What makes Greek Christmas Special

The Holidays in Greece are marked with some special and specific traditions that are uniquely, beautifully Greek- special decorations, traditional dishes, old customs, and even a mischievous twist on the Christmas elf. We’ve rounded up what makes Greek Christmas special.

What makes Greek Christmas Special

Christmas Boat

Of course, there is the Christmas tree and the usual festive decorations, but the tree is a relatively recent international addition- credited to King Otto who hailed from Bavaria. In Greece, this nation of seafarers, so many people worked on the ships- as fisherman, or on commercial boats in all corners of the world. A boat coming into harbor is a symbol of family being reunited, an image that stirs the hearts of Greeks. A decorated boat is the most authentic symbol of the season. 

what makes Greek Christmas special
Christmas tree in Thessaloniki

Santa Claus (Agios Vasilis)

A kindly old man with a white beard and a red suit delivers presents in Greece too, but not on Christmas- Christmas is centered around the birth of Christ.

Presents are delivered by Agios Vasilis, whose name day is celebrated on January first. Agios Vasilis visits houses on New Year’s Eve.


Agios Vasilis’ day is also celebrated with a cake, called a Vasilopita. Either a sweet cake or a sweet, eggy tsoureki-like bread, this large festive sweet has a coin hidden in it.

Pieces are assigned for everyone in the household, plus the baby Jesus and Agios Vasilis, and the good fortune of the year goes to the one who finds the coin (the good fortune of Jesus or Agios Vasilis is shared by all!).

Elves, Greek style

Not the cheerful toymakers of the North Pole decked out in red and green, the Kallikantzaroi are tiny mischief makers that wreck havoc after dark throughout the 12 days of Christmas. These tiny black long tailed troublemaking goblins are known throughout the Balkans.

Keeping a Yule log burning in the hearth throughout the holidays is thought to be a god way to keep them at bay- they love to come down chimneys.

Kourabiedes and Melomacarona

In most countries, the selection of holiday cookies is very large. In Greece, there are basically two. Two is all you need though if they are absolutely perfect: These two classic Greek Christmas cookies are nothing alike- one is crumbly and buttery, the other spicy and moist.

Kourabiedes are butter cookies rolled in powdered sugar – they melt on the tongue like a snowflake. Melomacarona are “honey macaroons” (‘meli’ = honey)- spicy cookies scented with cinnamon and cloves, stuffed with walnuts, and moistened with honey syrup.

Mounds of each type of cookie are found not only in every Greek home during the holidays, but also at cafes, bars, and sometimes even the local hardware store.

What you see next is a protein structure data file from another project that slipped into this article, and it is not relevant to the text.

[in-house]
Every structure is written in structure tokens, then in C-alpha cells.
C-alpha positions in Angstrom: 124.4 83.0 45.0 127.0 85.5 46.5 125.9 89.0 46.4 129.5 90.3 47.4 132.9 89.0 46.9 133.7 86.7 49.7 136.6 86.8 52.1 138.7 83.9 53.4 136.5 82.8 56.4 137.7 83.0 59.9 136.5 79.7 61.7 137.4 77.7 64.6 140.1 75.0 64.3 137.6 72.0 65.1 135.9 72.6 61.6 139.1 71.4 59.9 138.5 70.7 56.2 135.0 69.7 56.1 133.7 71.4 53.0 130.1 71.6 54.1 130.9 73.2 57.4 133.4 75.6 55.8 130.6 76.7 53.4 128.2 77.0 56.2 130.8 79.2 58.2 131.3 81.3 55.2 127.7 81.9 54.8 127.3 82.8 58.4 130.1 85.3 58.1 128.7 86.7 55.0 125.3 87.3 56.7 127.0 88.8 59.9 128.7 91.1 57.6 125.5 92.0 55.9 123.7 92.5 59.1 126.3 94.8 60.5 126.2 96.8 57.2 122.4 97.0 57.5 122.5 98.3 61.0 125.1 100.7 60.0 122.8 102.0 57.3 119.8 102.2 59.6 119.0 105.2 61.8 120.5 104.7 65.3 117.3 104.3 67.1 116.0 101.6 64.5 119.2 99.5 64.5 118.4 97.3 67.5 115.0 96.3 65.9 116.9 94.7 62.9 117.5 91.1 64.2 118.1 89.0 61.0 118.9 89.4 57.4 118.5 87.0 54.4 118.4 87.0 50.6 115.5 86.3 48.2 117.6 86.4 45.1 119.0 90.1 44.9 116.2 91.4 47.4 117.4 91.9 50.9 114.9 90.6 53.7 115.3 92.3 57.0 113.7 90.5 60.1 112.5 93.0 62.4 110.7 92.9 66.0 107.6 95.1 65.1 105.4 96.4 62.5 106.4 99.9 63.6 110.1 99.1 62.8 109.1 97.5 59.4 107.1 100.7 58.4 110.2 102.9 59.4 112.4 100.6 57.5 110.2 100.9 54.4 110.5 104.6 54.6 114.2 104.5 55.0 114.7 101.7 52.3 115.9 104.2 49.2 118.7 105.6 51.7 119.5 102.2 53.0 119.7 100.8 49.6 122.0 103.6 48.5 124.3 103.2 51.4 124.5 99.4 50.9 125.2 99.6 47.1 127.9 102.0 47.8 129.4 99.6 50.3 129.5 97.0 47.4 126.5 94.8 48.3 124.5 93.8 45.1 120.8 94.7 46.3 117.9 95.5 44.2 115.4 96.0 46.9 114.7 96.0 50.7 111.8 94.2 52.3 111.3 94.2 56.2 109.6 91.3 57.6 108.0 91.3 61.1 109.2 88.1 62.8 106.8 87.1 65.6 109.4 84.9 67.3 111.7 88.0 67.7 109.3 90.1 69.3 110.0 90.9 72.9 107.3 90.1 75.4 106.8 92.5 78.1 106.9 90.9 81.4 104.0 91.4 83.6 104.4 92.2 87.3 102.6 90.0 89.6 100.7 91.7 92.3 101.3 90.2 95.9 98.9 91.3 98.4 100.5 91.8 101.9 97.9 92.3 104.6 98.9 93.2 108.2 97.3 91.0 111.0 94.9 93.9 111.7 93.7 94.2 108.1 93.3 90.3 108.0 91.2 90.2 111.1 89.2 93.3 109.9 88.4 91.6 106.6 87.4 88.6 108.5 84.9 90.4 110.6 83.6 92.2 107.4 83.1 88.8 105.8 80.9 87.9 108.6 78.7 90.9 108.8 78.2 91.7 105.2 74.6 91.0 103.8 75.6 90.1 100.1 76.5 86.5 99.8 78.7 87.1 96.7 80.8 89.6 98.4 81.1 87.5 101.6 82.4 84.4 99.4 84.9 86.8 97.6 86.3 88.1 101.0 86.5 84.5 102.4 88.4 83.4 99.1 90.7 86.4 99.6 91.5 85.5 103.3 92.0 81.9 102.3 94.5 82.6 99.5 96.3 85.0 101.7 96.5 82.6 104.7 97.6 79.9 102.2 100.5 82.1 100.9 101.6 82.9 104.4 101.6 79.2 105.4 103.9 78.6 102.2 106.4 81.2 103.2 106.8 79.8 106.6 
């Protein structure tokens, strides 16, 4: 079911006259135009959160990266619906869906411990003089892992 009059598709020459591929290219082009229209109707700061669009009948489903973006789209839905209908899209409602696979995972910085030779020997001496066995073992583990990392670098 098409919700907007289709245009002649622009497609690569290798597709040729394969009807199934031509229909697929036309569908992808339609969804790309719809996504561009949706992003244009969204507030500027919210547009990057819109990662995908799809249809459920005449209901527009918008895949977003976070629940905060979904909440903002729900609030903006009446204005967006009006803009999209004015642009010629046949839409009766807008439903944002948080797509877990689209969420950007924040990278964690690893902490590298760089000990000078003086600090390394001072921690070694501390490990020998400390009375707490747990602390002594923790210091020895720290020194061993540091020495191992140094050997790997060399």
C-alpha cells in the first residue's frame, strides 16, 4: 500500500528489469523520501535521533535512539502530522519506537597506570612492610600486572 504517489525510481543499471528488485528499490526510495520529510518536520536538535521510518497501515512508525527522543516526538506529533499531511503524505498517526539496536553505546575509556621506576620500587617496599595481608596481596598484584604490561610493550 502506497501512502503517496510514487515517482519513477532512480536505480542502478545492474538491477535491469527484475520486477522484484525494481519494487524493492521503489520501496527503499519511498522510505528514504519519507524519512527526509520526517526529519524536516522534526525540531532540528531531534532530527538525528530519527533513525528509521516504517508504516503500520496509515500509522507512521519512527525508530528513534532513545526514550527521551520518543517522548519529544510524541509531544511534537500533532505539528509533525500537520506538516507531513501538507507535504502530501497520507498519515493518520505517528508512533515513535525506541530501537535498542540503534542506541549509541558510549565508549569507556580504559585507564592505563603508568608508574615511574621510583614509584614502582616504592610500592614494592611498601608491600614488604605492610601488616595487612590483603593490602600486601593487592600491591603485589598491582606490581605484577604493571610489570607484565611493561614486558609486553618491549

Just as the Christmas cookies are limited in scope but perfect, so are the Christmas carols, or rather carol- there is just one for Christmas, and another for New Year’s, and yet a third for Epiphany. The song is beautiful, but the best part is the tradition of caroling- children go door to door, wearing Santa hats and playing triangles while they serenade the household. It’s a long song- it’s totally okay to give them some coins and good wishes before they get through all of the verses. In fact, they’ll appreciate it- “kalanda’ is not just a sweet tradition- it’s also good business! The custom is not as strong as it once was, epically in the larger cities. But you’ll still see groups of children serenading neighborhood shops and even boarding the buses to spread a little holiday cheer.

Save up your change if you’ll be outside on Christmas Eve day or New Year’s Eve day so you have something to give them. And speaking of being out, you definitely should be- these are wonderful days of the year.

Last minute shopping, champagne, and street parties

This of course is both a custom and usually a necessity in many countries. But the Greeks do it with verve- carolers, bands, and djs fill the streets. By noon, almost everyone has picked up their last minute cheeses or the meats they had on order, and are meeting with their friends. Everyone is loaded down with parcels and lightened with wine and good cheer.

The streets fill with the scent of grilling chops as restaurants and bars move the action into the streets. The cafes and bars are at their shimmering best too- stop in for a glass of prosecco and, of course, some melomacarona.

Have you ever been in Greece for the winter Holidays?